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The Strange Ceramics of Vitor Reis

Words:

Edd Norval
July 19, 2019

There is a surrealist element to the sculptures of Vitor Reis. His ceramics are a nod to classics - clean, bold and interesting, but give them a fresh angle, a new perspective on the same old same old.

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Angolan born, but raised and talent-honed in Portugal's Caldas da Rainha and Lisbon, he spent his youth surrounded by ceramic influences. The town itself has a rich heritage, but so does his family. Reis comes from a family of three generations of traditional potters.


His knowledge and mastery of classics is evident in his work. It is with the deftest touches that he manages to make something real and relatively ordinary seem strange - but not the kind of strange that makes you wonder what or why, it's a subtle strangeness that might only register on second-glances.

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Humour is present too. It's an ever-present but understated flavour note in his tasty treatment of the pieces. Whether it's the leaves of a plant taking control of the pot or a 'heavy' brick that can fly, there is sure to be a twist. These make the audience reconsider the traditional aspects of the object and why a minor adjustment or addition has totally changed, not only the composition of the object, but its meaning and significance.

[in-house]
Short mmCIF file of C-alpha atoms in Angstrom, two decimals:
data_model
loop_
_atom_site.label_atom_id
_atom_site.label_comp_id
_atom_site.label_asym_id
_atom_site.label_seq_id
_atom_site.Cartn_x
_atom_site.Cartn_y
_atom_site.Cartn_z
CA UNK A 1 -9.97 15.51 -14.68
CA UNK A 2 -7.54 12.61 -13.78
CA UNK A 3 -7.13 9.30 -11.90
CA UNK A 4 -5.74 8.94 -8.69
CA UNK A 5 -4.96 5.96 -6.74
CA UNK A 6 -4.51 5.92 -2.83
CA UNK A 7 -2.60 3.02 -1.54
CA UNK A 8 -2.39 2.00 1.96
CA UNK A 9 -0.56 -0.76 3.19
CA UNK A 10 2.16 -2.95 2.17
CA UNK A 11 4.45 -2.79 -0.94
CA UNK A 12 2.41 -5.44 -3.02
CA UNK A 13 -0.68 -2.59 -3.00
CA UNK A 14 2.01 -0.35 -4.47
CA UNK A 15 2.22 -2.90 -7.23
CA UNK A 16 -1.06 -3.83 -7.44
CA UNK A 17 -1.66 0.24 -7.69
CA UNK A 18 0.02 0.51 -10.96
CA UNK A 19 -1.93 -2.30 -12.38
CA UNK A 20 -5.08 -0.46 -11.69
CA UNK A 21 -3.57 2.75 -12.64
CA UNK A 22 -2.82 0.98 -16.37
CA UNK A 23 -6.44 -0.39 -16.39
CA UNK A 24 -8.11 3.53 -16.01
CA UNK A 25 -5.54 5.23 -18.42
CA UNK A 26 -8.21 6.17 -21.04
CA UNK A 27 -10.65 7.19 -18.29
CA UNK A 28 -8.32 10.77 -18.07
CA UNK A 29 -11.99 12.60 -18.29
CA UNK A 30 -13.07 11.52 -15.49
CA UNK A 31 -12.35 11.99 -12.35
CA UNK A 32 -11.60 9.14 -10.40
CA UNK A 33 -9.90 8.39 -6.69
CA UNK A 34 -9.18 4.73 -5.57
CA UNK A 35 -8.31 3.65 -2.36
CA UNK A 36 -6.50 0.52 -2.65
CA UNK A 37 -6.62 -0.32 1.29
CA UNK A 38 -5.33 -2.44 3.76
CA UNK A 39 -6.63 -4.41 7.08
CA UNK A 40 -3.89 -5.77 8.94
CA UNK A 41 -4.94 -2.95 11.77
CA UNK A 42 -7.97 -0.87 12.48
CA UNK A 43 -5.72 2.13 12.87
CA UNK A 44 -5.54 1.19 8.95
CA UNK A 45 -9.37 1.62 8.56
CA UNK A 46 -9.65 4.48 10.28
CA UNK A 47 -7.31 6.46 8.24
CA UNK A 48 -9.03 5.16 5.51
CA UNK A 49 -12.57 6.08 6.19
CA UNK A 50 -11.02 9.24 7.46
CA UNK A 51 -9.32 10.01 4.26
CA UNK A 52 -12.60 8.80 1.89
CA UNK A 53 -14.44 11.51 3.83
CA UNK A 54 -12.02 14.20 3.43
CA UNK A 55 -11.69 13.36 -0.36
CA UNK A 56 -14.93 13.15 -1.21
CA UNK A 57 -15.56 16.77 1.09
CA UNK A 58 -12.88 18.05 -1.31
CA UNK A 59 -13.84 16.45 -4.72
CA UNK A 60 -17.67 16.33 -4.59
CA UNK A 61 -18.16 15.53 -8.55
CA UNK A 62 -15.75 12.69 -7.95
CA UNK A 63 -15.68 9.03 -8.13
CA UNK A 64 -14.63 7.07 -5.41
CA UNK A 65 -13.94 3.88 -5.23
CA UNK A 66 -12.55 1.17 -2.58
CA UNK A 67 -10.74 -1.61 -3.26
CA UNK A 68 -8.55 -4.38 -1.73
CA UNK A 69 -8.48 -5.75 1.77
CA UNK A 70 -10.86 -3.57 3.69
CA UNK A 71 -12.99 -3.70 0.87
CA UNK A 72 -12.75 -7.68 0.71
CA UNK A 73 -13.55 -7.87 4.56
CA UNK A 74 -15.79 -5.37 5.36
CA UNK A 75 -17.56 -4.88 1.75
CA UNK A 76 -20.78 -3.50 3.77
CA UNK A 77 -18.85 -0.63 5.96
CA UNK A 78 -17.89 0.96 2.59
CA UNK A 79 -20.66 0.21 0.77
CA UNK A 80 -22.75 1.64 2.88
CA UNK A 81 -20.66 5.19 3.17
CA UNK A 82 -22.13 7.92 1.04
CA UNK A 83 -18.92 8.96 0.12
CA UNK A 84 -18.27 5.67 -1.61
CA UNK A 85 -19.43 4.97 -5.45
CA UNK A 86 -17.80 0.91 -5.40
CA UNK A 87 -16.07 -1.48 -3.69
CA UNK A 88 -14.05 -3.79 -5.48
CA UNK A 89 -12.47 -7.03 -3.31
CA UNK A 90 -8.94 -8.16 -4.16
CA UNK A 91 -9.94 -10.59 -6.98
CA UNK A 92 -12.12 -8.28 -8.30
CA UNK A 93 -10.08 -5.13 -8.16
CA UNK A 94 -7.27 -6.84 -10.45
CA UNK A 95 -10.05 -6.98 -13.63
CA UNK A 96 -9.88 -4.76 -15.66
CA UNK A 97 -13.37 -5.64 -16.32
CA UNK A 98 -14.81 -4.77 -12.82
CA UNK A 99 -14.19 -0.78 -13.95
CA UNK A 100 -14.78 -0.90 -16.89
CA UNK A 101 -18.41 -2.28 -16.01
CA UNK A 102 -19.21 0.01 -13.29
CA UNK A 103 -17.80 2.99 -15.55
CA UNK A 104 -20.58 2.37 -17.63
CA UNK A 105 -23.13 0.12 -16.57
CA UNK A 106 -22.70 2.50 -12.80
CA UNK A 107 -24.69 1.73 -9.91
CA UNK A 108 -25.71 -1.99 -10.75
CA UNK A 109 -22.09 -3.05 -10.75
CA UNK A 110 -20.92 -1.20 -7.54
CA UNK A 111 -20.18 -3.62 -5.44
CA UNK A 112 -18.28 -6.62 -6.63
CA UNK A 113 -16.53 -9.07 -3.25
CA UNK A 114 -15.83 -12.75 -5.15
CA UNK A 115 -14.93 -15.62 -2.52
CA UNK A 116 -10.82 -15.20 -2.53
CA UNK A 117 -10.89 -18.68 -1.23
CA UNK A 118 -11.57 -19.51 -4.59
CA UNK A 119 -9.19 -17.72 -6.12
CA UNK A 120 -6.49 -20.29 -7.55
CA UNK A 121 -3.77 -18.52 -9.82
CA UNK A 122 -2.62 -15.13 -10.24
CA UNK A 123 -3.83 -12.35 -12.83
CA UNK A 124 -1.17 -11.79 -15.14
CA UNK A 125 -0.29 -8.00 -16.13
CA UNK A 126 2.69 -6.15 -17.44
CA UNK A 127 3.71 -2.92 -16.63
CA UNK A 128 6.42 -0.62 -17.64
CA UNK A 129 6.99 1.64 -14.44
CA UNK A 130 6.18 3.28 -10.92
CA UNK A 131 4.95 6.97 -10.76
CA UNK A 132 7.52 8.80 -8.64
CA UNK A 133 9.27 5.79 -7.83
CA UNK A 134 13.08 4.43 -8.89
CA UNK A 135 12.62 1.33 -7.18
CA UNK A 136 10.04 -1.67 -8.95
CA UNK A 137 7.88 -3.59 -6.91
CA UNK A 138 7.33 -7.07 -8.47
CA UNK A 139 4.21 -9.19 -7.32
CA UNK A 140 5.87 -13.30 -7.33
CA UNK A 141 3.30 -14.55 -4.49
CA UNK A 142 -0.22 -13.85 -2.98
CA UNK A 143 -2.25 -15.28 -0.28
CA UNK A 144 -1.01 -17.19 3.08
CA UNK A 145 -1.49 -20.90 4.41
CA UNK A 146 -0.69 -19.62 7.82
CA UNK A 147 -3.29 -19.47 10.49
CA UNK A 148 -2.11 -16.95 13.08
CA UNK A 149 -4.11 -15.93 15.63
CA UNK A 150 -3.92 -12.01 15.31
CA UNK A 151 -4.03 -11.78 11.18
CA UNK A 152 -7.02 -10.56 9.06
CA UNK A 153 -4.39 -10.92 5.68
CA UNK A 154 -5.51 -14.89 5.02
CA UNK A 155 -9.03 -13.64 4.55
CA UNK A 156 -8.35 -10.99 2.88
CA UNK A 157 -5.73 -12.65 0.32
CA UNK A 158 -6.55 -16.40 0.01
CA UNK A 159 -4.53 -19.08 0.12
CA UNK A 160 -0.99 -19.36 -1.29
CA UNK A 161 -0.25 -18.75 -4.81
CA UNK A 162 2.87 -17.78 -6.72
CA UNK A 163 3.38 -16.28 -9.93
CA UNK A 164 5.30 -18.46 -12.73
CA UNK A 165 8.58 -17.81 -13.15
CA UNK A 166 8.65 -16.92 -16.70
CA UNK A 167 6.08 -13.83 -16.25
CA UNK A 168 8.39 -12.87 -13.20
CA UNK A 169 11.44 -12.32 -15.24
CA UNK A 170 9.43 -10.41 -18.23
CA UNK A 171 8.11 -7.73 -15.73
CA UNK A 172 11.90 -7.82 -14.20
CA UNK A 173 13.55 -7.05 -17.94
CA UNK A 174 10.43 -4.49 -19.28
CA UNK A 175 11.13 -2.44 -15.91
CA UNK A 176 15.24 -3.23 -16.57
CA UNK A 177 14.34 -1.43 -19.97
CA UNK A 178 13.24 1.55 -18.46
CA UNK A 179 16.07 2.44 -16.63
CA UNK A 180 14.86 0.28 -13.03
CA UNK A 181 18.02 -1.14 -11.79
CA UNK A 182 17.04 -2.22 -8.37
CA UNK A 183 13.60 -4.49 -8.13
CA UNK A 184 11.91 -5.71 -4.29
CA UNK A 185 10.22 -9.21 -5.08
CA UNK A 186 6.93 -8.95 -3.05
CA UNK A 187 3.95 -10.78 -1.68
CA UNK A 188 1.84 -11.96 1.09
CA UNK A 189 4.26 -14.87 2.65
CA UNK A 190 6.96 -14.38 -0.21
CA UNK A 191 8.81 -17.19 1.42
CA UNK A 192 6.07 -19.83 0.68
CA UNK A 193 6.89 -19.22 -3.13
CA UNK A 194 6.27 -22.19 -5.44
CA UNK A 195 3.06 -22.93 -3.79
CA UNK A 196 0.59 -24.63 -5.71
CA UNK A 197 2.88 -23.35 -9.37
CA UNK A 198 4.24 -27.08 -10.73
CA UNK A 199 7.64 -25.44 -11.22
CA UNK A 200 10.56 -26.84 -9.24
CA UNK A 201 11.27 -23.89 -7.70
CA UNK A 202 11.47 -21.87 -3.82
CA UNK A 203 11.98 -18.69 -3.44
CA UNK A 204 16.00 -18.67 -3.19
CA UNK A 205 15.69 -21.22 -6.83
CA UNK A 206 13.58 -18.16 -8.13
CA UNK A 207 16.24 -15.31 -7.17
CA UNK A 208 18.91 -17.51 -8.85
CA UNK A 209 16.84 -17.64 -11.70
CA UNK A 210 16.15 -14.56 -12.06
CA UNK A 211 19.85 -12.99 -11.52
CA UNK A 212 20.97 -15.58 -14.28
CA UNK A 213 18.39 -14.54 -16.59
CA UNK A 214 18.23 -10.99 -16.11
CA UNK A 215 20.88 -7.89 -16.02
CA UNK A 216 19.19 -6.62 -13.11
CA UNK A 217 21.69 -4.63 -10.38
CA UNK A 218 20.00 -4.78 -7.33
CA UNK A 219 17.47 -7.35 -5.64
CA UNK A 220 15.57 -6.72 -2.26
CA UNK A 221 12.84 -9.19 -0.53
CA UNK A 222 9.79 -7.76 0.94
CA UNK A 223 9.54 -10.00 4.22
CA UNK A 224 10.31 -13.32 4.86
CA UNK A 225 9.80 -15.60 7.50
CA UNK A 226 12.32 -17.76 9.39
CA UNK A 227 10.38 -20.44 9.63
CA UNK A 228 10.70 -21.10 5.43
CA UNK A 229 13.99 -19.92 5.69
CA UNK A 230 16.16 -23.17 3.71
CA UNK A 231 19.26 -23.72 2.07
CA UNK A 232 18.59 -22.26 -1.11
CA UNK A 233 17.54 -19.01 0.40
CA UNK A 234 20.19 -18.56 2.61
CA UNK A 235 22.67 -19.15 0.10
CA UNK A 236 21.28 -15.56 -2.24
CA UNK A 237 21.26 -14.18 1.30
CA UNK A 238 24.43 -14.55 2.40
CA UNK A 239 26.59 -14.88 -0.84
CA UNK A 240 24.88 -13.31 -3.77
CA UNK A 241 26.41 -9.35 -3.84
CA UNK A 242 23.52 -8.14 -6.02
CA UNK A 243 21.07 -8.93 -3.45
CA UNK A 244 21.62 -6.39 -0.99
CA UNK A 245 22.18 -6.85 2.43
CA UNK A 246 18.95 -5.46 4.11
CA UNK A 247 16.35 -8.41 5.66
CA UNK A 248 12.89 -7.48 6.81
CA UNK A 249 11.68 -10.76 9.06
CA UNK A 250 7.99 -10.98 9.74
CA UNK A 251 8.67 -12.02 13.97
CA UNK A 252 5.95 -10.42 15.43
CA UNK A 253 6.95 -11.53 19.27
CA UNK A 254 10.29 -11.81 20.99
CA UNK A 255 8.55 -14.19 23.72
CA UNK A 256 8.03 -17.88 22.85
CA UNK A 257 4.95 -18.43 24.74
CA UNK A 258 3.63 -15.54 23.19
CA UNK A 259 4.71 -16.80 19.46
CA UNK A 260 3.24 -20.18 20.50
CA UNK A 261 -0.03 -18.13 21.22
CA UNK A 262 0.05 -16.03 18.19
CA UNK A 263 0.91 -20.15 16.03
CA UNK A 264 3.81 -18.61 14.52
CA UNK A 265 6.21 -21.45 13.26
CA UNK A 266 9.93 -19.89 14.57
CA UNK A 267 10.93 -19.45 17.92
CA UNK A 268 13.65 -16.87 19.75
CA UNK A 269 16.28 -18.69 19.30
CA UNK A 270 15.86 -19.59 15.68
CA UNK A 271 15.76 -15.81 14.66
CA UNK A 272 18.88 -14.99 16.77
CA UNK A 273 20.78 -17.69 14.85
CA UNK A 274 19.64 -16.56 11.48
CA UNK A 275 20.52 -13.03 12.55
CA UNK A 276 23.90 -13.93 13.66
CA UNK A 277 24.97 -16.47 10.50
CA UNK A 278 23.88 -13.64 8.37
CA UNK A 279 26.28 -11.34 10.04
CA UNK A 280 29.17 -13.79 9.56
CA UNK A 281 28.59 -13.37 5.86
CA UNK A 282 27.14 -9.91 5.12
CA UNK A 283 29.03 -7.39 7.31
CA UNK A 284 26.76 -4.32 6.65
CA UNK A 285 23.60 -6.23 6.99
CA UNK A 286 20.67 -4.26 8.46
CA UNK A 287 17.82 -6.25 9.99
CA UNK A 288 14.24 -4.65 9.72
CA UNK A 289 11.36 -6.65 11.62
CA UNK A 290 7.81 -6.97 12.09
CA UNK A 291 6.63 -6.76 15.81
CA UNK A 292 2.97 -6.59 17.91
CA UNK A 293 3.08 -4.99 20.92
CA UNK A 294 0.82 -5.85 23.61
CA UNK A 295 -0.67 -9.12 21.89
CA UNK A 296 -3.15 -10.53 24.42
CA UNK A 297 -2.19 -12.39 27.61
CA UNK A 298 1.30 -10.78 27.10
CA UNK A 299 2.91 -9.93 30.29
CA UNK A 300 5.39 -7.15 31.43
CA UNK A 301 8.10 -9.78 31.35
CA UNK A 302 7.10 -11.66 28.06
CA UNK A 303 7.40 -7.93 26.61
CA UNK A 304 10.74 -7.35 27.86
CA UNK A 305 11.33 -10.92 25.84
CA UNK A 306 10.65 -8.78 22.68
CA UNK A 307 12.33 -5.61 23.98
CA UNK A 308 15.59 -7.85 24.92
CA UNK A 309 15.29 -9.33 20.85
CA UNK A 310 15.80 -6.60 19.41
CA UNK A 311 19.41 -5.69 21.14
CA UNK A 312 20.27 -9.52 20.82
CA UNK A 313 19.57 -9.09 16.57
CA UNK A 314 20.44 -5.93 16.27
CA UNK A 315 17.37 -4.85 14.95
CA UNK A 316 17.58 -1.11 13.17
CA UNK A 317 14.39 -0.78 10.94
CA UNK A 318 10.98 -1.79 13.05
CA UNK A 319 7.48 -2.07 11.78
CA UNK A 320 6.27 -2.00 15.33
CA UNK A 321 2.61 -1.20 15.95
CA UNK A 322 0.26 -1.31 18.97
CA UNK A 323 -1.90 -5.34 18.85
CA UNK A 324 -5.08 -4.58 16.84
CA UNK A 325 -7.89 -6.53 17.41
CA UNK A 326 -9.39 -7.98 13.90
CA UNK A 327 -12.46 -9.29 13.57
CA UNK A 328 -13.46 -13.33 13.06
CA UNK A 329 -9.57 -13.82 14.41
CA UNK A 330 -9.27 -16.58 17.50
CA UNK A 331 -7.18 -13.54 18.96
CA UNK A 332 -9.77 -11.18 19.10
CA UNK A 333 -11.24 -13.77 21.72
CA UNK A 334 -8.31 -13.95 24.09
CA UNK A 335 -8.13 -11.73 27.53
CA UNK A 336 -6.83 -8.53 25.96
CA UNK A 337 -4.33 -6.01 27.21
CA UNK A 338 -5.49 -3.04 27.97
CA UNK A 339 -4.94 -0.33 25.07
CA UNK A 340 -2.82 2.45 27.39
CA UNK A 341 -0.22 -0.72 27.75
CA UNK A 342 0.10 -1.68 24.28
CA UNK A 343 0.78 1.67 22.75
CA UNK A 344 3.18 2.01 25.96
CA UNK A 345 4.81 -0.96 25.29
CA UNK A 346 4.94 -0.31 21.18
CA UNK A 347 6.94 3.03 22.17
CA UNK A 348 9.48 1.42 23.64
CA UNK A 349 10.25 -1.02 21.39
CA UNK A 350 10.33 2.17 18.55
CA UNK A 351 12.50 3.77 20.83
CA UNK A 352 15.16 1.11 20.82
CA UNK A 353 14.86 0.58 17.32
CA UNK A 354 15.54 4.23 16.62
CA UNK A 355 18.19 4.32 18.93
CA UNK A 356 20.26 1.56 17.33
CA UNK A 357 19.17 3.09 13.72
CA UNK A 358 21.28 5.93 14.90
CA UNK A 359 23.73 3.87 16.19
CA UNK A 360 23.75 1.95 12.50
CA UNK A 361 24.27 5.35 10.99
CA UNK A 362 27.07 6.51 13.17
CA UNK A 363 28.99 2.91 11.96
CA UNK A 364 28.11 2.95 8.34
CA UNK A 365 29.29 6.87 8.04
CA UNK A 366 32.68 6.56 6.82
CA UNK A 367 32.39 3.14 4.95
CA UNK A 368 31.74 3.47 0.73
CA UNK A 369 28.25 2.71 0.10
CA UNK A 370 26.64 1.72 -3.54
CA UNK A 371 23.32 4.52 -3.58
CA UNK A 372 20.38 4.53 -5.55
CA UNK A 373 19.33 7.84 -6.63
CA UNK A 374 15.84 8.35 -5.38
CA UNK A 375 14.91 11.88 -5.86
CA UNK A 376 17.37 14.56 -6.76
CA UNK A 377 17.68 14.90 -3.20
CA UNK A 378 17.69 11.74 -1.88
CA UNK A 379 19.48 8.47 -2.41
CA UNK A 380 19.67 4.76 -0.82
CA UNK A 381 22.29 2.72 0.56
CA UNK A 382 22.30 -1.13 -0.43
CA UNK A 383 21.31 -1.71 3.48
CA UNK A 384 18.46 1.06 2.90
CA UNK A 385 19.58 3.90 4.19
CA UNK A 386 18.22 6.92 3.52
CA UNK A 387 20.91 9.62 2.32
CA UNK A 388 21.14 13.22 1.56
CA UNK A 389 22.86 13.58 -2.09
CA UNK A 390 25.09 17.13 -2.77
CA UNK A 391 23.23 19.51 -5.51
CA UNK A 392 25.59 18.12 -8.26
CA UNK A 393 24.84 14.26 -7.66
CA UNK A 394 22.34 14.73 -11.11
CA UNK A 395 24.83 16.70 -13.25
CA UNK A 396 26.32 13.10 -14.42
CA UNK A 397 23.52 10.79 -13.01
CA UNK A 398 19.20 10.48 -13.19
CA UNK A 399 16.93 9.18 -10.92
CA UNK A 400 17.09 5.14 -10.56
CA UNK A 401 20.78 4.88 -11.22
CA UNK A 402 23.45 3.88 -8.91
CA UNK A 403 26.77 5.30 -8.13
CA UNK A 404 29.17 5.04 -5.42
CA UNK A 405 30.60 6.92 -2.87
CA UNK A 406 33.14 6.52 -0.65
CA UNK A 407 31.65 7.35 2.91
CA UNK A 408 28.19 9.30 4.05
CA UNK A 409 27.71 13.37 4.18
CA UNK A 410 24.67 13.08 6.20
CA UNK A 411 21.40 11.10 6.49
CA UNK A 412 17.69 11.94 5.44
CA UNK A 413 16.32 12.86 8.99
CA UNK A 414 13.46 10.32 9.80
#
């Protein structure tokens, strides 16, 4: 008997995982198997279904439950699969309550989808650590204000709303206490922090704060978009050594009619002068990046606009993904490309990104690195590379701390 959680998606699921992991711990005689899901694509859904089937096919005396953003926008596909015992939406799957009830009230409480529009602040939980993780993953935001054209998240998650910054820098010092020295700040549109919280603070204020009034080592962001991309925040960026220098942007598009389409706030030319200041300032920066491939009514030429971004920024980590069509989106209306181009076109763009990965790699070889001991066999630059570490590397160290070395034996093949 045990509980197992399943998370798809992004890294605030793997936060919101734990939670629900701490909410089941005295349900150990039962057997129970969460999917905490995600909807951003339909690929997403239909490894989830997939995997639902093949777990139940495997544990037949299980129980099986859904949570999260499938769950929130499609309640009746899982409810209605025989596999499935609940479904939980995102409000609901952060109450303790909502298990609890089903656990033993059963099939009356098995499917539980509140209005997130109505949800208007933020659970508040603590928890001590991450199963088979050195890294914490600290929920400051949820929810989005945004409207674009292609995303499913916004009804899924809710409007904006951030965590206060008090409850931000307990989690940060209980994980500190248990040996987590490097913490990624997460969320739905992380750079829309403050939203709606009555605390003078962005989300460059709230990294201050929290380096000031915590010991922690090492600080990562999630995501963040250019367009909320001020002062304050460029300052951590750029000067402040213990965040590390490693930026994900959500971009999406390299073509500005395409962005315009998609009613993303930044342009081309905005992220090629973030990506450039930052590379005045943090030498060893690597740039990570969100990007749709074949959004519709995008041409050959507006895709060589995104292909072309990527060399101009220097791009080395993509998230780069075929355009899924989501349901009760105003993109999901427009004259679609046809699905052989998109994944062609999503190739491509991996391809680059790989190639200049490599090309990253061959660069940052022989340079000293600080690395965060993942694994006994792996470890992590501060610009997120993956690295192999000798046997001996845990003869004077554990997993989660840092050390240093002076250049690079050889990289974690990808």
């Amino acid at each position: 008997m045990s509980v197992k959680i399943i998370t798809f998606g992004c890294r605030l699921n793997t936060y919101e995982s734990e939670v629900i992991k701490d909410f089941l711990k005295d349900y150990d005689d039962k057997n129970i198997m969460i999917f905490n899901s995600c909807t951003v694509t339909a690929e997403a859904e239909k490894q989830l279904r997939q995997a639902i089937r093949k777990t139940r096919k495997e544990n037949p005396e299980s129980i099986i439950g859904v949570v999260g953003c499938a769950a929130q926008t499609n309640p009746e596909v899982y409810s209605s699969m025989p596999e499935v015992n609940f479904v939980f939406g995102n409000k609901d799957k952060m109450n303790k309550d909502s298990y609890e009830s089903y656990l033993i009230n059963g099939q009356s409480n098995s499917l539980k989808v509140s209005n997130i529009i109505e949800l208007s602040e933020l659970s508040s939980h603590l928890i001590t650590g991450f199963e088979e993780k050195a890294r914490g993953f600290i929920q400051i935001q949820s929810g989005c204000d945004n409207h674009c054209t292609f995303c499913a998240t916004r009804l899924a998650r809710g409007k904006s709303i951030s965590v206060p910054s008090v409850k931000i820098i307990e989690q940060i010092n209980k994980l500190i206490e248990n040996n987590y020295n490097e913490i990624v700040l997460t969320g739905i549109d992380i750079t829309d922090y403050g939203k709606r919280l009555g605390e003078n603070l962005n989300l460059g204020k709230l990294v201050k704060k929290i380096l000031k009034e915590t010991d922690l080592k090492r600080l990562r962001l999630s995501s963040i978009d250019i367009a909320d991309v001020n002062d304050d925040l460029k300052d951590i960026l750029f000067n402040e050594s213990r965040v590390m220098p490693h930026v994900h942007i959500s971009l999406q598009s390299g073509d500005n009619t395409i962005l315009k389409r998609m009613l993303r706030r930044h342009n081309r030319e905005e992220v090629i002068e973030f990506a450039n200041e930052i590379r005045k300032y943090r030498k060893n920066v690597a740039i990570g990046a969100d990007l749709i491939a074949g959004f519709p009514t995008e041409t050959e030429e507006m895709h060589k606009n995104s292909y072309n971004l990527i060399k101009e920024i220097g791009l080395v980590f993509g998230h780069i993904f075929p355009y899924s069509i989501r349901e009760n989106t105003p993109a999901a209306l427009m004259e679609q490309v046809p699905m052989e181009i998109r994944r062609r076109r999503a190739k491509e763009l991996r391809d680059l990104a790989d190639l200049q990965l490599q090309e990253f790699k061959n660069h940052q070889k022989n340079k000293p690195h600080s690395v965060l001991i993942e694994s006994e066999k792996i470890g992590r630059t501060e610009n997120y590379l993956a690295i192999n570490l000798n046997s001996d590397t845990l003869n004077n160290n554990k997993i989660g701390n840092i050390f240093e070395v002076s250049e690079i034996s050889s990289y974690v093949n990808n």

It's not only the finished project that shows Vitor Reis' willingness to play and experiment, but the process as well. He embraces the role of artist, craftsman, designer and ceramicist, employing various techniques from conception to completion - embodying his notion of total freedom, limited only by his imagination.

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